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by Al Martin

The End of the “Good Life” (Part 1)

(8-30-11) After the Second World War, society had to change, so governments made secret side agreements to the 1944 Bretton Woods conference, from 1946 to 1950, in order to change the economic model of the industrialized world. Before the war, it was a savings-generated economy, and that contributed to economic growth and consumption. After the war, this radical new concept of the so-called “good life” was promoted by government and media. This meant that you worked to a certain age and then retired, so you would receive a Social Security check from government as well as a pension check from your employer. Of course, this was a radical new concept because previous generations worked till they dropped. However it took hold, since all the governments of the industrialized nation-states promoted this concept.

      And why was this concept necessary? Because you had to get people out of the work force somehow. The pre-war model of allowing people to work until they died, or until they were physically and/ or mentally unable to work, would not work in a new regime, wherein the intent was to change the economic model from what had always existed, namely a savings-generated economic growth model to a debt-financed consumption-generated economic growth model.

      This was a major paradigm shift which had to engrain people after the war with the idea of retiring at a certain age in order to get people out of the work force. This all comes back to the same problem, namely that governments decided that it would be politically impossible to try to limit population growth in industrialized nation-states. It was anathema, especially in the United States, to go against the pre-war lie that the enormity of the United States -- its land mass and its resources -- were endless -- and that no amount of industrial pollution could ever be created to damage the environment – and that our gas and oil resources were endless – and that our mineral resources were endless -- and that the American people had a God-given right to breed like rabbits.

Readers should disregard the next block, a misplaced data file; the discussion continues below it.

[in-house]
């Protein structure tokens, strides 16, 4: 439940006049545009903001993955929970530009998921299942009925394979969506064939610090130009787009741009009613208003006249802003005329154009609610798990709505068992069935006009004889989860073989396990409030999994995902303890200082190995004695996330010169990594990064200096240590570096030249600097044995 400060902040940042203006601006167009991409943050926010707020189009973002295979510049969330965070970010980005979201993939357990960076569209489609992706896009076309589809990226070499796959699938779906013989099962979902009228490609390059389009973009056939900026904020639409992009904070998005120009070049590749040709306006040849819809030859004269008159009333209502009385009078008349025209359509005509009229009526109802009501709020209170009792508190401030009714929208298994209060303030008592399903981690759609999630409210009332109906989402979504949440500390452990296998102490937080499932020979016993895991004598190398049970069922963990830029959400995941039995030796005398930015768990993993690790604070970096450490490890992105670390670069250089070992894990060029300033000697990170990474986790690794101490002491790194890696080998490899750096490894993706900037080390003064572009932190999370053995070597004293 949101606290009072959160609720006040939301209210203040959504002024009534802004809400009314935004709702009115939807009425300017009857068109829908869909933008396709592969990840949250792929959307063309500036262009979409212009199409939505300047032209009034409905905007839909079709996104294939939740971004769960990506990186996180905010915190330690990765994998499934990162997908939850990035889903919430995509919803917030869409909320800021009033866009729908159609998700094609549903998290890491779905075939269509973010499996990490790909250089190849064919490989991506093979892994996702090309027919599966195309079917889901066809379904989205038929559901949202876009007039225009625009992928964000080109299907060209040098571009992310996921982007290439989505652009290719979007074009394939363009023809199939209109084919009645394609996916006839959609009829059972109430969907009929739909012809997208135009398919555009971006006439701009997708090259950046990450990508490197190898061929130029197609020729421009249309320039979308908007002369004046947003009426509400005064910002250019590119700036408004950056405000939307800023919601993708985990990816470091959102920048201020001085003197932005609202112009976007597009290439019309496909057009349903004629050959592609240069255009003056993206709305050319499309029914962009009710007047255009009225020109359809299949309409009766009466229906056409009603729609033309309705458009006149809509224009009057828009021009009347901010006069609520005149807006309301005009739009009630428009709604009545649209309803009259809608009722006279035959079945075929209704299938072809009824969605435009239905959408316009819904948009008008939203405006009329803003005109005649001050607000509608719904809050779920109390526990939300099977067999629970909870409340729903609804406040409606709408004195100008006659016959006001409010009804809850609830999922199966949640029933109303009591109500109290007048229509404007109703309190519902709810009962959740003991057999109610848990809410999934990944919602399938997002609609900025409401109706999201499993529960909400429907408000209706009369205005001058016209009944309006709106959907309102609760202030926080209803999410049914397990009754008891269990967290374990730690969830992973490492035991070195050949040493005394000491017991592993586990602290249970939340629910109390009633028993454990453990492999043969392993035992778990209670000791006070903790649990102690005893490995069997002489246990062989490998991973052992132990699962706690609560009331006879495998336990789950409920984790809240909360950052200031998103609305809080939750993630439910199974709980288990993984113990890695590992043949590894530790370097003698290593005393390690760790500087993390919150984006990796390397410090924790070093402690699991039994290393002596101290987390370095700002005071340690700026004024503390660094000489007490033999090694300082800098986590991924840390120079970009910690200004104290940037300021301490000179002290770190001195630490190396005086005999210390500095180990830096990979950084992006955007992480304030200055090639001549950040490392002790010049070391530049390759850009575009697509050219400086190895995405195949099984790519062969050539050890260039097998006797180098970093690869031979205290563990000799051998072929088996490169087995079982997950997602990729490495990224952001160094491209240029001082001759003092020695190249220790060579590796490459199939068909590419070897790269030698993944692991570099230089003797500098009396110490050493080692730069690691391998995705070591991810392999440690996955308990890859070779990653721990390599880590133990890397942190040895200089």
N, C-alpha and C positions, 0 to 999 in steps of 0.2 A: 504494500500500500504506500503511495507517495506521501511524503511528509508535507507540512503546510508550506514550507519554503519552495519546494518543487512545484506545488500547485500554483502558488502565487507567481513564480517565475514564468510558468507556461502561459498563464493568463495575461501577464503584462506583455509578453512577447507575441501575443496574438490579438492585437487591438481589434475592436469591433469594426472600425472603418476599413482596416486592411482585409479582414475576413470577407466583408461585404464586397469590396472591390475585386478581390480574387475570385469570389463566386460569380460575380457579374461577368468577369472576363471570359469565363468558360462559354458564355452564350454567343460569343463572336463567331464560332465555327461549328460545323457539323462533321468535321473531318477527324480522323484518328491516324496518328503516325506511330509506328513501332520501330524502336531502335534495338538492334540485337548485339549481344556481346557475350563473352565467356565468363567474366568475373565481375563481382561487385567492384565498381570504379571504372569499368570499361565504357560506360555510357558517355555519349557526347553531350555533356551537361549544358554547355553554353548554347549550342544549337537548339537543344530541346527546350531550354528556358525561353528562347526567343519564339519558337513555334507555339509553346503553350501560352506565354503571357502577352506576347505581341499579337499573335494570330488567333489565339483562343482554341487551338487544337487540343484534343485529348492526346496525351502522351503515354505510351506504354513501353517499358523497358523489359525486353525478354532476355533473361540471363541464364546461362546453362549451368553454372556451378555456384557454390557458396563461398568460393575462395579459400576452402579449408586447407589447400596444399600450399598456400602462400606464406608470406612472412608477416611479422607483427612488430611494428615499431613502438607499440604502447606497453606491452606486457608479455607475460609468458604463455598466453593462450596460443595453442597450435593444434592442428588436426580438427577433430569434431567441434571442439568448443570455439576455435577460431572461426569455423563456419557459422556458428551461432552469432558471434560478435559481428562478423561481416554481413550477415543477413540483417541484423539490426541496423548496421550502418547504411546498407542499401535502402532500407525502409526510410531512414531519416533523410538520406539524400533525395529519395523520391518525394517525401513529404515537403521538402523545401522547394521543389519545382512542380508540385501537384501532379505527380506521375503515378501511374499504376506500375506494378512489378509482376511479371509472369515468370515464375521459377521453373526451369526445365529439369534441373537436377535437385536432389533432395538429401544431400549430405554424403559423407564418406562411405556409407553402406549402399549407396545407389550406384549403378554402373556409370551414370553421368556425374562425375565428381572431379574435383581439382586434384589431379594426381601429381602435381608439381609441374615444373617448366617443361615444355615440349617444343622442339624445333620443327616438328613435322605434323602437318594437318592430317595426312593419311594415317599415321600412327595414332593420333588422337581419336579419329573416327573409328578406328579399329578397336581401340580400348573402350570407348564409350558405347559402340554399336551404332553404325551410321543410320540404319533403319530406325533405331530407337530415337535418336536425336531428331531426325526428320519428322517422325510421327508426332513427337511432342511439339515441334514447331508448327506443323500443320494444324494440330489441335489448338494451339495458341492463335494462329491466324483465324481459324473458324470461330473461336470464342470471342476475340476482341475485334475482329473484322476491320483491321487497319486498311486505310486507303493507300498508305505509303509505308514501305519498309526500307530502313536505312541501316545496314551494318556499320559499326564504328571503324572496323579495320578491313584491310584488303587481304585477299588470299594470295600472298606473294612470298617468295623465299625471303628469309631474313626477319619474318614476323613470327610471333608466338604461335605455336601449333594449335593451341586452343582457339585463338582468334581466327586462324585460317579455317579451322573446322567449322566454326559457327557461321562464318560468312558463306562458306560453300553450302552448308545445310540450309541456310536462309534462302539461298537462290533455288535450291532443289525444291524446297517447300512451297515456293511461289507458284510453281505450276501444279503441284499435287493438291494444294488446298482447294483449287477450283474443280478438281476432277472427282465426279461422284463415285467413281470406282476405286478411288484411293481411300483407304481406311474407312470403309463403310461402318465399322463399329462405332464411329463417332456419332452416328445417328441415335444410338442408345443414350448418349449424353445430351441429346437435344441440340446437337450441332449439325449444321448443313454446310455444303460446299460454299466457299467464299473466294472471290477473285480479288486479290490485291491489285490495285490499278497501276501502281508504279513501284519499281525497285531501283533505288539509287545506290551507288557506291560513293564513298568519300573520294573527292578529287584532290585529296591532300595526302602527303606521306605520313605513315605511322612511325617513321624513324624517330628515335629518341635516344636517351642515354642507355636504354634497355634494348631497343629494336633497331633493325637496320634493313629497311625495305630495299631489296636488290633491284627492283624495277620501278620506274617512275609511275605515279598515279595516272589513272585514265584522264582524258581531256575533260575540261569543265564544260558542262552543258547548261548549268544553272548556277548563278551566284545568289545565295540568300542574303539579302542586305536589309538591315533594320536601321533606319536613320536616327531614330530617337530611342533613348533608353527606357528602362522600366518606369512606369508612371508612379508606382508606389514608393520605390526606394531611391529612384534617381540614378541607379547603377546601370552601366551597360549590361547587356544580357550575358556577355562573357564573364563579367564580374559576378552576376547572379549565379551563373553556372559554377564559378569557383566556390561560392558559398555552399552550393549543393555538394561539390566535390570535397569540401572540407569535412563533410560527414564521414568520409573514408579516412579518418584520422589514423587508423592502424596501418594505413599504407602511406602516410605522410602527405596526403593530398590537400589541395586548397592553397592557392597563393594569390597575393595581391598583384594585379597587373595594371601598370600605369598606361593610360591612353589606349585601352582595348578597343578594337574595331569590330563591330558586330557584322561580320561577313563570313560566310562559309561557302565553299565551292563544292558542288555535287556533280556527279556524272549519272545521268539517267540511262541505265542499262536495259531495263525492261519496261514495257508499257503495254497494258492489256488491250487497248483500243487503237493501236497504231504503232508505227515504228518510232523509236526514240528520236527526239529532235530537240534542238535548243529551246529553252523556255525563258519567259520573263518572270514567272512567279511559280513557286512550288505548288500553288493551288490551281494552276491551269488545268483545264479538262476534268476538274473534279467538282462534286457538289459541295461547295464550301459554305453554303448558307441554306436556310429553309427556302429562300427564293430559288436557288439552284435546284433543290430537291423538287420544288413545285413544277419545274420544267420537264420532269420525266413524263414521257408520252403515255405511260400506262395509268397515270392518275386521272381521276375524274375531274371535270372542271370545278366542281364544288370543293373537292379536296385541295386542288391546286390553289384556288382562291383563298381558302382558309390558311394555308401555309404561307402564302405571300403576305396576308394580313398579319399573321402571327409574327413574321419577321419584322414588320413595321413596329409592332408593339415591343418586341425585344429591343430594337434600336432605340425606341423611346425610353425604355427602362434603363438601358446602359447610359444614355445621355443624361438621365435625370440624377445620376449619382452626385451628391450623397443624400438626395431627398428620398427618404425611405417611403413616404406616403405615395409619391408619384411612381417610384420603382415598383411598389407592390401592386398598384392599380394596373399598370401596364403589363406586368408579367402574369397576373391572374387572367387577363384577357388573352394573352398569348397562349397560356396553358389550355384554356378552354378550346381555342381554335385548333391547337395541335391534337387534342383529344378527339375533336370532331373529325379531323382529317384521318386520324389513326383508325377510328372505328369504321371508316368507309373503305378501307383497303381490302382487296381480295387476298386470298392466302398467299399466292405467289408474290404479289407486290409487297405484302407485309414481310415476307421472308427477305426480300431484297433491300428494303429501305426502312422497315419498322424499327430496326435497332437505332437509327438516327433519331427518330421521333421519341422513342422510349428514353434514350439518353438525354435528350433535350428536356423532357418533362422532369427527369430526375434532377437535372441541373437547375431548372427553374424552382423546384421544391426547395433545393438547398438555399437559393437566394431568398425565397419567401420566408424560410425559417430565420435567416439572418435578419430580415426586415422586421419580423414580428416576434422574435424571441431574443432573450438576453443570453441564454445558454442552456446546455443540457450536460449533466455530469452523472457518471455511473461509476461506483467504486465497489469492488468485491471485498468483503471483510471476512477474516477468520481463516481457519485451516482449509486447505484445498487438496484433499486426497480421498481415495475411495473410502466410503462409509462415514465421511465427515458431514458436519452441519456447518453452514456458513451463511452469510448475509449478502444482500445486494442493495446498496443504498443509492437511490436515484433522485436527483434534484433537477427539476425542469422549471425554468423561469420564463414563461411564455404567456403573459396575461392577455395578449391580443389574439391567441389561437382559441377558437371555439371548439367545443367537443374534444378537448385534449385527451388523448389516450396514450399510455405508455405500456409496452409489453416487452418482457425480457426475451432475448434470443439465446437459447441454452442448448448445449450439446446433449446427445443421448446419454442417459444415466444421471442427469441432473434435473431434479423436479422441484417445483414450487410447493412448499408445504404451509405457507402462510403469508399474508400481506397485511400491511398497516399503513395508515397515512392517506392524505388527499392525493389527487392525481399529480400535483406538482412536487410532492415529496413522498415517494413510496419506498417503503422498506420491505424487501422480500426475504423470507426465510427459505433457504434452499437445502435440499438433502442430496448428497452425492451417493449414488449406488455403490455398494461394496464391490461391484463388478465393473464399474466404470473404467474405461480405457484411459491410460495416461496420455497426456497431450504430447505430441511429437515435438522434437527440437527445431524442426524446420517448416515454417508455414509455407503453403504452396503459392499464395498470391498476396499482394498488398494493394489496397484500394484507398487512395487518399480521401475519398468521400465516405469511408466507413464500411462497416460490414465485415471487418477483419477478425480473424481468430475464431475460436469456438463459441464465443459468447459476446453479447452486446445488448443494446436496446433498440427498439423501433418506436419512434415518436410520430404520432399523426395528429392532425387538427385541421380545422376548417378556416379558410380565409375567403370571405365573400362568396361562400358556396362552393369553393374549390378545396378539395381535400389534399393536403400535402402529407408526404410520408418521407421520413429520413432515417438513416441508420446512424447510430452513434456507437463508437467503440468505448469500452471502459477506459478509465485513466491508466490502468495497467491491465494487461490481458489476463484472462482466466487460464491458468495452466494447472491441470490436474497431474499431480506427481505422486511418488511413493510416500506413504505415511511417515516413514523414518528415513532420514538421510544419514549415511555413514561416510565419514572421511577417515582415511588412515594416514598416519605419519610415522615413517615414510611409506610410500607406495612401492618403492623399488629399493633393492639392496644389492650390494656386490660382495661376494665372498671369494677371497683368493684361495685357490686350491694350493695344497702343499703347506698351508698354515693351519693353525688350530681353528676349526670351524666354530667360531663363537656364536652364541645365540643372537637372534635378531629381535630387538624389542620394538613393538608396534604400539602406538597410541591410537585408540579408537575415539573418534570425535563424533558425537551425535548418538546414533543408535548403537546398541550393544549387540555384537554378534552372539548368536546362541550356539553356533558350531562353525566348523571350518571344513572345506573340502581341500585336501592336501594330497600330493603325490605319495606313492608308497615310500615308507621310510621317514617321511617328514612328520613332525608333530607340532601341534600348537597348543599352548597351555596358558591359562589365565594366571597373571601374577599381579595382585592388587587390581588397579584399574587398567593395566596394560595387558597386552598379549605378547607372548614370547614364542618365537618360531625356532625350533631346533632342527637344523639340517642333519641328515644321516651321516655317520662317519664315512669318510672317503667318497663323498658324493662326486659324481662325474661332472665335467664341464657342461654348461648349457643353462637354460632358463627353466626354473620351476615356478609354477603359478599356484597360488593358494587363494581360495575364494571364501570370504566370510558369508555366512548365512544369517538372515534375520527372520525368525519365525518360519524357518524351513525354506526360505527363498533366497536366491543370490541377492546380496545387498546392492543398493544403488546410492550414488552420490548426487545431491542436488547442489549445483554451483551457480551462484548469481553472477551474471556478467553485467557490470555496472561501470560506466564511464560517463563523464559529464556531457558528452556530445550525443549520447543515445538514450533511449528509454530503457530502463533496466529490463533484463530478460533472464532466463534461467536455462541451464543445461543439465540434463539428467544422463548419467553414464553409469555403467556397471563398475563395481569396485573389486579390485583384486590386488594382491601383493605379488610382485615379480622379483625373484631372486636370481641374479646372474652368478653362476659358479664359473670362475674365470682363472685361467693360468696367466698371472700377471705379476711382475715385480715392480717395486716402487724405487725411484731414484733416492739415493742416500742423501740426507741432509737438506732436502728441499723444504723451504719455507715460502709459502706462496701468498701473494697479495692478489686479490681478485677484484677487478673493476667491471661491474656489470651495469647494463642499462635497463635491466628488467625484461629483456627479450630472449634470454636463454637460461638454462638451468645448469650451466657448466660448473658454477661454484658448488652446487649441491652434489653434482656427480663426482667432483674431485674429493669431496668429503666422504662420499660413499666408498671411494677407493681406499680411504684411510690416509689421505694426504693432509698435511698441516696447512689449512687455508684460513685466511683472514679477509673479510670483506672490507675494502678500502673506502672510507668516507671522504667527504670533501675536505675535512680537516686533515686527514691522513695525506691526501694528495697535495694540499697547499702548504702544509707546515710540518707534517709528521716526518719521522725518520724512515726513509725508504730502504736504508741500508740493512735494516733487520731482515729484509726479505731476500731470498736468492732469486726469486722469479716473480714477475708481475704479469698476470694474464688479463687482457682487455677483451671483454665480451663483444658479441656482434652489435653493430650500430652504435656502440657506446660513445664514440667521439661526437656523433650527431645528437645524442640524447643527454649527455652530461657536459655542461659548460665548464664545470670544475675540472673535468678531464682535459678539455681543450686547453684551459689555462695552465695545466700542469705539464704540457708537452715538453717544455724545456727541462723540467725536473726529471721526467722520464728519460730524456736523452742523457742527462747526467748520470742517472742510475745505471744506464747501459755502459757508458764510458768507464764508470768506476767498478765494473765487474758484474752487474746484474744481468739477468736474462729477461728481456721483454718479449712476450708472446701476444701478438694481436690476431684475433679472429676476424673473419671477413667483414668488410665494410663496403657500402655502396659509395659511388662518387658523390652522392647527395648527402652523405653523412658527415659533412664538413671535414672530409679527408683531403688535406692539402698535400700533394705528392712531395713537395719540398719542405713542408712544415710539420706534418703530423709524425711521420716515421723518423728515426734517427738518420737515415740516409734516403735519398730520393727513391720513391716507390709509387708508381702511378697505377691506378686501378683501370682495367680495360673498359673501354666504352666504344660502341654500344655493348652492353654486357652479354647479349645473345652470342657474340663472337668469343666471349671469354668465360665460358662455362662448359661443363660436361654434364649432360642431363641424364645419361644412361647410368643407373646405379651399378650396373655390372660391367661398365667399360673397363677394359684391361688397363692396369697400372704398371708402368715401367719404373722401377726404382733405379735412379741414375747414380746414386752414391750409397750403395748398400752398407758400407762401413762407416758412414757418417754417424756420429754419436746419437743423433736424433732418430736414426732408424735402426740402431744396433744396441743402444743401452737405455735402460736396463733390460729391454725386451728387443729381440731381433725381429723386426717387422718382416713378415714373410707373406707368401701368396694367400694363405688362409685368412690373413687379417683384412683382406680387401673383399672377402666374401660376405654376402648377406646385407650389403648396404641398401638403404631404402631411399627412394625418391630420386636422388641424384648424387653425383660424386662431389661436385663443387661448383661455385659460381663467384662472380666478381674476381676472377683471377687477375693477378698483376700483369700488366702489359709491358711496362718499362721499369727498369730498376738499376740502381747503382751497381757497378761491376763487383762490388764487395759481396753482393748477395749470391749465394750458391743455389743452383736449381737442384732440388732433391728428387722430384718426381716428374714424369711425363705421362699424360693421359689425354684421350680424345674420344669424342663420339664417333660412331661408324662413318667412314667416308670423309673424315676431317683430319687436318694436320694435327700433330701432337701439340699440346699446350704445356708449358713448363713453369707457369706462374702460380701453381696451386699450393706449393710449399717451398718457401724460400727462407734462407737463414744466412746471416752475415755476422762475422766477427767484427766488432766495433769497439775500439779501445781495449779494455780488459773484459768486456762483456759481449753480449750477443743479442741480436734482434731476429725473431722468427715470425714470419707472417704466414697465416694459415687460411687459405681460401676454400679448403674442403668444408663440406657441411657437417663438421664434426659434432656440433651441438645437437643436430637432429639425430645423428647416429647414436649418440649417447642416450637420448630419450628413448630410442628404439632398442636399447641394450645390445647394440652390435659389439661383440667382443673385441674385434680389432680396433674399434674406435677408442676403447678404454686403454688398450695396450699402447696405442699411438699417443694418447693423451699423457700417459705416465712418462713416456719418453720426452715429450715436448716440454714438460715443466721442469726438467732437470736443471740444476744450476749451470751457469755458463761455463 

However it was never mentioned in the 1940-50s by corporate and government America through its so-called “public service” campaigns -- essentially government’s propaganda tool -- in conjunction with a new type of corporate advertising was used to send one message, that life was now going to be “better” in the post-war world because now you don’t have to work until you die anymore -- when in fact public opinion polls all through the 1950s clearly showed that most people wanted to work.

      The pre-war concept of life had a certain clarity. People understood that life was a long, tedious, arduous and cumbersome affair which was meant, not to be enjoyed, but to be endured. There were all sorts of expressions about death. Death is the final release. Death is the final reward. Meaning that death is the reward we receive for putting up with the pain-in-the-ass business of living, something that mankind has always understood.

      This idea was the essential concept of English Puritanism, of the congregation of the Protestant Church. The Puritans were the first European immigrants to the United States, who brought with them their Protestant beliefs.